To be honest, when local NC promotions company Cool Fishing sent us this EP at the beginning of the summer, it fell under my radar, and it got lost in the shuffle of the office, a sad fact of life for many potentially great albums coming into the hands of WQFS. When we received from WQFS favorite Team Clermont, it caught my attention a little more, itself a sad comment on the psychology of college radio and music directing. Or maybe there are just too many bands out there, and the high volume of shit we get in from artists such as Electric Chubbyland has made me awfully jaded when it comes to finding out about new bands, or even giving them the courtesy of a quick listen. However, this is one of the few records we got in the station from a band I had never heard of before that completely and utterly knocked me on my fucking ass.

The first single, “Hands Up,” was somewhat catchy upon first listen, but as I sat through the rest of the EP, I was blown away at the depth, passion, and honesty present in each and every song. It became evident that no college radio campaign could appropriately explore the complexities of this band, complexities which provide the platform on which Red Collar seem poised to take the torch as the next great American band…At least in the state of North Carolina. Red Collar are probably at their best when they’re tugging on your heartstrings, which the dancey post-punk of the “Hands Up” single doesn’t quite capture. That song sounds a little more like a market strategy than a good reflection of what this band is truly capable of.

Speaking of heartstrings, for example, using the metaphor of selling used guitars as a way of mourning the sad realization of the mortality of the American teenage punk rock dream. For someone such as myself who is terrified about growing up, or “giving up,” the tension of which they explore in “Used Guitars,” this release speaks volumes. With this release, Red Collar achieve that rare accomplishment for any group of punkers who are growing up; letting your inner punk grow up with you. Instead of getting jaded and selling their record collection for beer money, they are busy learning more, taking in and sharing wisdom and honesty through song and live performance, and never giving up. Growing up in the DC punk scene, I often felt like there was a very low ceiling on what was deemed as acceptable personal growth if you hoped to retain your punk credibility. Red Collar shatter that ceiling to pieces, and say fuck it, let’s start our own thing.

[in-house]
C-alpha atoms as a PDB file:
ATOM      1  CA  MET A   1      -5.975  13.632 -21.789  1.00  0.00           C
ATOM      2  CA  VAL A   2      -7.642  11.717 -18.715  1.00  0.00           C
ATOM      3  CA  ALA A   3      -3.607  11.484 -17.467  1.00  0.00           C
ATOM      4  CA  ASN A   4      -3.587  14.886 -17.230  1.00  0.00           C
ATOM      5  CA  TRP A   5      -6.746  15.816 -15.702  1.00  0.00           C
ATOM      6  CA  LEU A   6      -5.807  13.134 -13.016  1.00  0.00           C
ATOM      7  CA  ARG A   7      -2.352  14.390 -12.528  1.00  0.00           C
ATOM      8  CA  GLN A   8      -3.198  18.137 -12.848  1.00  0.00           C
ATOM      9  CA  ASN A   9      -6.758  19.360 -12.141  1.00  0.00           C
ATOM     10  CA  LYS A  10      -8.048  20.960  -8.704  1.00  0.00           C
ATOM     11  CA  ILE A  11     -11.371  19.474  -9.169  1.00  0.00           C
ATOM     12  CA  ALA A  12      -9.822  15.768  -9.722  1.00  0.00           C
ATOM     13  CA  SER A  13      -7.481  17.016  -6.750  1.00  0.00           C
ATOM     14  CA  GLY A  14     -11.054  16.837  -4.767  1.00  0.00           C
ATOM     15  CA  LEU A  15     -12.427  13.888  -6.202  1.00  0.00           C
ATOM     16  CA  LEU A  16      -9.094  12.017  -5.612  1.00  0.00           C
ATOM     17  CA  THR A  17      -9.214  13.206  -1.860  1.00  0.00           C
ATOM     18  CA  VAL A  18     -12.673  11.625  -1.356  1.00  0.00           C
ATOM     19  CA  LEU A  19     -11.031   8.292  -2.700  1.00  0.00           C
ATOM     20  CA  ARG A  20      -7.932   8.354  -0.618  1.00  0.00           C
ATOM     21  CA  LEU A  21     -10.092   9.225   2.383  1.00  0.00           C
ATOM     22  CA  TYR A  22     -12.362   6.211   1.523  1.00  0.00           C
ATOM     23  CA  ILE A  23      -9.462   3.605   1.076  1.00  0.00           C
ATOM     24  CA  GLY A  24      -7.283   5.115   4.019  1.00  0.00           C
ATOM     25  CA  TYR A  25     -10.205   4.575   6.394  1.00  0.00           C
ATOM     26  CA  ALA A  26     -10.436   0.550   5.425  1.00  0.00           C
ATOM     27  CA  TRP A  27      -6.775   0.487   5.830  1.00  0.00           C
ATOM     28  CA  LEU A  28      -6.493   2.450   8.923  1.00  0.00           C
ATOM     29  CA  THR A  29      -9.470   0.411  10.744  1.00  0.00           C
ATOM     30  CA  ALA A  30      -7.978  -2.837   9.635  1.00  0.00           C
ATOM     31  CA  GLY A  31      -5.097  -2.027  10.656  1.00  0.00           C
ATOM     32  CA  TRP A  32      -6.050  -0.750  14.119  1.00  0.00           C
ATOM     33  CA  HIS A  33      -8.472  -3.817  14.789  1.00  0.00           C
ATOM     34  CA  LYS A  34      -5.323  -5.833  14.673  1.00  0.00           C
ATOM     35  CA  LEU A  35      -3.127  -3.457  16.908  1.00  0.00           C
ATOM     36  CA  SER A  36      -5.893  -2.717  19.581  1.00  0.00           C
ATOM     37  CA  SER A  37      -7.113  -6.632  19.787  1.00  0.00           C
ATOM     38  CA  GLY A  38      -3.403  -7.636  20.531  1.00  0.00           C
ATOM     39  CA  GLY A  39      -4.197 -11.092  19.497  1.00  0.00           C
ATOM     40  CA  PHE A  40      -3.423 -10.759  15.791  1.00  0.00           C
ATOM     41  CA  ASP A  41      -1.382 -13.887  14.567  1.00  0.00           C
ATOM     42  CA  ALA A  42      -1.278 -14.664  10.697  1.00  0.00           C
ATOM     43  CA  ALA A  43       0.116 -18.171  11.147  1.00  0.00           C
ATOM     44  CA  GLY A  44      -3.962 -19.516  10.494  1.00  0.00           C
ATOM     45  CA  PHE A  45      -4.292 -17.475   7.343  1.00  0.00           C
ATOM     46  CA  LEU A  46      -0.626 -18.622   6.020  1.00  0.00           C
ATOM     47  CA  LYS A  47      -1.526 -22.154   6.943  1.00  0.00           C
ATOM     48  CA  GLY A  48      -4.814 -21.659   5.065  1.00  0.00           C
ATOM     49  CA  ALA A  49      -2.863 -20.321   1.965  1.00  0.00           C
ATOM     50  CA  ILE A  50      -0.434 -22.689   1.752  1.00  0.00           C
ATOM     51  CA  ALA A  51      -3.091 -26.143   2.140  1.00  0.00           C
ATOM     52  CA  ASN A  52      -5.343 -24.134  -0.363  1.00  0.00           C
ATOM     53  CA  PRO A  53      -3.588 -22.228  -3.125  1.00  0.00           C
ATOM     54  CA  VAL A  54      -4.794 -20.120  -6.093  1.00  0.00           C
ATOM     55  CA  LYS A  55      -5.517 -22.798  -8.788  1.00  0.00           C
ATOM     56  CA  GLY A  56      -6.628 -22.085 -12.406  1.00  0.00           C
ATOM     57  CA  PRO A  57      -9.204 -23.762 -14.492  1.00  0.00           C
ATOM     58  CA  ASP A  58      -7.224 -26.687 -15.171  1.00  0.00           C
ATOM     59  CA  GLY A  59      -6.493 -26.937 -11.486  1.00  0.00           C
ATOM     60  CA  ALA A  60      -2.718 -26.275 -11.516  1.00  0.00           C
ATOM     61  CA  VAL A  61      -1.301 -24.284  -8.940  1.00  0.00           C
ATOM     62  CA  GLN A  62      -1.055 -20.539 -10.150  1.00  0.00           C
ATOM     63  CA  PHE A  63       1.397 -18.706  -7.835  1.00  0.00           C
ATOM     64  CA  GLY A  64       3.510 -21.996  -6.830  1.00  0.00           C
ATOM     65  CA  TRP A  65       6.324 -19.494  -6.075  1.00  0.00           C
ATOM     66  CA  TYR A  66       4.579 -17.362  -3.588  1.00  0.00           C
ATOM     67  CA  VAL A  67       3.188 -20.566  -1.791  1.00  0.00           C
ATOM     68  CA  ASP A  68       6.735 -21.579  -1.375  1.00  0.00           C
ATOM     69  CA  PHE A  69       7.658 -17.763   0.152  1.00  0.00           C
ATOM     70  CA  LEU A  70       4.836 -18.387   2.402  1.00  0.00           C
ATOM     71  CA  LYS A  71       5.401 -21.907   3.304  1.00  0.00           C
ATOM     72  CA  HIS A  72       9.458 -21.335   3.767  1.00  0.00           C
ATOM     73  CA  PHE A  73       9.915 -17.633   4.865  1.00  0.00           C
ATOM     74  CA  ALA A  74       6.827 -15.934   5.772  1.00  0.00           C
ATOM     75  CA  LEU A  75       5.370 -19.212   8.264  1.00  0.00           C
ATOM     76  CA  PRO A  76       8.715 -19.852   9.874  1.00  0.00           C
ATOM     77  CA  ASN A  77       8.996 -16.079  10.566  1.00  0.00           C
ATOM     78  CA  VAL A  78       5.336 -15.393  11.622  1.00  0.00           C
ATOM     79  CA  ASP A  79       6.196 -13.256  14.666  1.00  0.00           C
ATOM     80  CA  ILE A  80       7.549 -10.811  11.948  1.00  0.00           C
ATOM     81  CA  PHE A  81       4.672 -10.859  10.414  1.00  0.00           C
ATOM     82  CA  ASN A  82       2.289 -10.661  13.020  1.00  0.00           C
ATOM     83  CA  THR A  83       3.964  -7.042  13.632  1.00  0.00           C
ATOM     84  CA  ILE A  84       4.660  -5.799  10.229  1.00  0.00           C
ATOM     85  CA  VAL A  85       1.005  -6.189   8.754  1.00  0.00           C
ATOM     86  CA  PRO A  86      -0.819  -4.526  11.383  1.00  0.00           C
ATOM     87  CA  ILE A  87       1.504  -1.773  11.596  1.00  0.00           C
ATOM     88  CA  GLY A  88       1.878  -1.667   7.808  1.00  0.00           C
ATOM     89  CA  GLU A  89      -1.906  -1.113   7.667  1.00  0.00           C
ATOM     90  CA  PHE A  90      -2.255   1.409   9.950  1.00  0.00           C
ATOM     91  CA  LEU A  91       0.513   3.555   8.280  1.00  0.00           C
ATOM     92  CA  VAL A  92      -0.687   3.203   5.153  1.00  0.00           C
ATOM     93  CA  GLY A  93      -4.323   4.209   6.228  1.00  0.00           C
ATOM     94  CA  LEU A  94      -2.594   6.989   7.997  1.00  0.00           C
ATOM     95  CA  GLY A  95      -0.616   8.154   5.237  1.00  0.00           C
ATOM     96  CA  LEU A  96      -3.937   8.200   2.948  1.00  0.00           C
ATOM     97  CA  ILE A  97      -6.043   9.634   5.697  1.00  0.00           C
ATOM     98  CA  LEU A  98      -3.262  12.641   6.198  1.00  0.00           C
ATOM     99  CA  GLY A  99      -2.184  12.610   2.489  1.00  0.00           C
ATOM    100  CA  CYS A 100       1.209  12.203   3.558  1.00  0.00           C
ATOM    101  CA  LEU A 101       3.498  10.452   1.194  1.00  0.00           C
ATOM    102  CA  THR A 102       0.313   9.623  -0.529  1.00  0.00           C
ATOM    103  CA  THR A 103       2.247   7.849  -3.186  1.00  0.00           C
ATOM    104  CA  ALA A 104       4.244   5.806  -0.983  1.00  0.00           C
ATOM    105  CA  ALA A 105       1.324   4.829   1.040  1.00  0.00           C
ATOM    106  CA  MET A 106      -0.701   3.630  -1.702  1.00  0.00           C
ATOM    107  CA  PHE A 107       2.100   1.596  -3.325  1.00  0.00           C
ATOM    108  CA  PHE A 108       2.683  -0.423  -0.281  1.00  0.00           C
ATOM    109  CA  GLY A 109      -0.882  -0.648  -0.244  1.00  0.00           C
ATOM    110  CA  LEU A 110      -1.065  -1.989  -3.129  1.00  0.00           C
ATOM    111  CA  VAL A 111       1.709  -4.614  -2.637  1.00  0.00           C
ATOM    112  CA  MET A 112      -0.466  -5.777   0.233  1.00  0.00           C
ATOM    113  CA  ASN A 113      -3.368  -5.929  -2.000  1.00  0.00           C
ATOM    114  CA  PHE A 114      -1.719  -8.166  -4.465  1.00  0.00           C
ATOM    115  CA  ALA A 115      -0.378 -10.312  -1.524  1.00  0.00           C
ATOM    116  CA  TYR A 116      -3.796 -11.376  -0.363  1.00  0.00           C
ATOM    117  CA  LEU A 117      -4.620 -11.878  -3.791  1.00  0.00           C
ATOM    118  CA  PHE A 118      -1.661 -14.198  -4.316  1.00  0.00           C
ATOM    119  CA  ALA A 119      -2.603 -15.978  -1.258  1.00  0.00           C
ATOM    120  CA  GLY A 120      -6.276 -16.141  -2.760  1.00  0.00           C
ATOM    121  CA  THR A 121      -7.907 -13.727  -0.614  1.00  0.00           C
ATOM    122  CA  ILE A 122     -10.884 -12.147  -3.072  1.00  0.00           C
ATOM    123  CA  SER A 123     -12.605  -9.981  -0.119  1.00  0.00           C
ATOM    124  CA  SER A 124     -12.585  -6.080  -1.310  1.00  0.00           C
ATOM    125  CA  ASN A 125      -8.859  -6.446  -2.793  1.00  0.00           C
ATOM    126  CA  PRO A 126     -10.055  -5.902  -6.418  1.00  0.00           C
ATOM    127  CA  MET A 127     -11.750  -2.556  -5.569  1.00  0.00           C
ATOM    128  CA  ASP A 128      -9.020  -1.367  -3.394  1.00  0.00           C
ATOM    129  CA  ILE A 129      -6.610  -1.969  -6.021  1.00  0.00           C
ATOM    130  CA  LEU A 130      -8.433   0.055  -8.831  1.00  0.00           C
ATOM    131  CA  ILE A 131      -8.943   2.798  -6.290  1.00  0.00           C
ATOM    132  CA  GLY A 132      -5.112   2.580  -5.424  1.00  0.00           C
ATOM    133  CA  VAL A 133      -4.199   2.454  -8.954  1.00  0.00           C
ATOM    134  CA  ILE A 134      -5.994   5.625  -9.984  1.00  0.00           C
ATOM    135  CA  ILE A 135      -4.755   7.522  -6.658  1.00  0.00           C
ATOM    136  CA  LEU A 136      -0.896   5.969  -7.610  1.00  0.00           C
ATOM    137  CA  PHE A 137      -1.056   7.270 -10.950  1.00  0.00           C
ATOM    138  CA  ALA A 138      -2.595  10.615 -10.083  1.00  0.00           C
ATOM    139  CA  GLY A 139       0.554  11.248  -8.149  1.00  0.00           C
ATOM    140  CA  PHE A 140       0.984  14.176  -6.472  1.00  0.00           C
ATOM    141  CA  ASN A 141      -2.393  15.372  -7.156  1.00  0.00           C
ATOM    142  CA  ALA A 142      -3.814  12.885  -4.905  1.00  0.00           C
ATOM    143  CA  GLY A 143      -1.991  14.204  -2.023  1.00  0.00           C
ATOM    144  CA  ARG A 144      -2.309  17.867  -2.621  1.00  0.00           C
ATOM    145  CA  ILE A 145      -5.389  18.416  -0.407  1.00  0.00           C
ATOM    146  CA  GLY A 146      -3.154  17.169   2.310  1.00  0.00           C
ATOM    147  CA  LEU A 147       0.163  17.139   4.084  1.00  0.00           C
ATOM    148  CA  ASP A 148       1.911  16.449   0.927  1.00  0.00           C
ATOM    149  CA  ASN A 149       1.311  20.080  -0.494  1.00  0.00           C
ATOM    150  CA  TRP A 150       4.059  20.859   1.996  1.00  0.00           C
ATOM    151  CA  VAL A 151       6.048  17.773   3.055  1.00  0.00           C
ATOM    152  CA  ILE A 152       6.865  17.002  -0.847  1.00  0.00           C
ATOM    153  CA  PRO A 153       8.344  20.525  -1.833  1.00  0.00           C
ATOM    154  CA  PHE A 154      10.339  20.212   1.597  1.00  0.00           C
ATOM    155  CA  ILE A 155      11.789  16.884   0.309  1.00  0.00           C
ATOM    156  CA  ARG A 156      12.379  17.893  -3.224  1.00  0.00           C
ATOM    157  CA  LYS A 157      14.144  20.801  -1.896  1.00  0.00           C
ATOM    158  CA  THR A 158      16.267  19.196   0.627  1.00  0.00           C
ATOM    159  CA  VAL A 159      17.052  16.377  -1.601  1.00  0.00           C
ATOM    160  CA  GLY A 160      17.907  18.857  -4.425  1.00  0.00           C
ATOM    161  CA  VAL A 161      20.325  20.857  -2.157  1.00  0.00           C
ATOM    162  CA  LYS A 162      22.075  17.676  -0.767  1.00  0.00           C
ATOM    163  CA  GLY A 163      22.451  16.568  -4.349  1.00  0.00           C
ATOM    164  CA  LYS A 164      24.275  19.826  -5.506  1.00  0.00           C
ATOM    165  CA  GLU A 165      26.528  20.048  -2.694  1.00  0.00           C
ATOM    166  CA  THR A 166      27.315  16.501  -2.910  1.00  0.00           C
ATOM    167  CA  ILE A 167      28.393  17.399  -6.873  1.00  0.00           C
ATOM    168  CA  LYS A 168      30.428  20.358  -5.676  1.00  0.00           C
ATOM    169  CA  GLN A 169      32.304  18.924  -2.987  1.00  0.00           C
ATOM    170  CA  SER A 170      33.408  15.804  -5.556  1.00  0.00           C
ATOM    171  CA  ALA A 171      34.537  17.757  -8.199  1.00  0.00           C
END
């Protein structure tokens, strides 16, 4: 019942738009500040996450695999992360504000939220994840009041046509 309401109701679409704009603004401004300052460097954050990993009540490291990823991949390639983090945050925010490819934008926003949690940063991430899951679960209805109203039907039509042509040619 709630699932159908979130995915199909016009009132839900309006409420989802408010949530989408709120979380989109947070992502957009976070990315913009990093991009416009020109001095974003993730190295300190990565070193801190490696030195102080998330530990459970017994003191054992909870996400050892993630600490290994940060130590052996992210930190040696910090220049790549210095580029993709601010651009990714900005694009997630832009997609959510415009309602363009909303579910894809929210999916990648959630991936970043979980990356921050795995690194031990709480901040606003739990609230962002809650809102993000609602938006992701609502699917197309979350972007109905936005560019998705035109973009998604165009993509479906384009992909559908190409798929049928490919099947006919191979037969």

Songs such as “Witching Hour” make it clear they grew up listening to Fugazi and Rites Of Spring, while songs such as “Stay” feature an indescribable mixture of influences that I can’t quite my finger on, although old Small Brown Bike certainly comes to mind. Like Springsteen, they never judge, they just explore, they ask questions, and they tell stories. They somehow manage to combine the impossible-to-package-and-sell qualities of The Clash, the devotion to DIY culture and ethics of Fugazi, the young, anxious, and stuck in a town full of losers restlessness of the Boss, and the dancey catchiness of Q And Not U. yet they’re never above the audience. They struggle with life and its hard lessons just like everyone else in the room. As one review said, “they’re no bar band, they’ve learned too much.” Plus they’re some of the nicest people ever, and they fully deserve your attention. So put your hands up and give it to them!!

Listen: “Used Guitars” “Stay” “Witching Hour”

Sunday, November 11, 2007

Wow, I have not updated this thing in forever. And what better time to update it than when I am currently trying to work on a research paper? I have been listening to a lot of really good new stuff, but briefly I just want to make a list of some of my favorite albums of the year so far, or largely just stuff that i think is going to be on my year end list. isn't that the most exciting thing about new years anyway? making year end lists? this is not any particular order, but i will definitely come up with some big year end entry come december. i have no clue what order these will be in, but for now i am just pondering some things you will see on there...

some of my top jams of 2007, in no particular order:

Ghastly City Sleep-Ghastly City Sleep
The National-Boxer
Pygmy Lush-Bitter River
The Everybodyfields-Nothing Is Okay
Panda Bear-Person Pitch
Akron/Family-Love Is Simple
Red Collar-Hands Up!
Big Business-Here Come The Waterworks
Thurston Moore-Trees Outside The Academy
Health-Where You From?
Explosions In The Sky-All Of A Sudden I Miss Everyone
Pissed Jeans Hope For Men

stuff that was really awesome upon first listen, and is okay, but kind of faded away rather quickly:

Bruce Springsteen-Magic
Ryan Adams-Easy Tiger
Animal Collective-Strawberry Jam
Georgie James-Places
Broken Social Scene Presents: Kevin DrewSpirit If...

straight up trash:
Smashing Pumpkins-Zeitgeist
Rilo Kiley-Under The Blacklight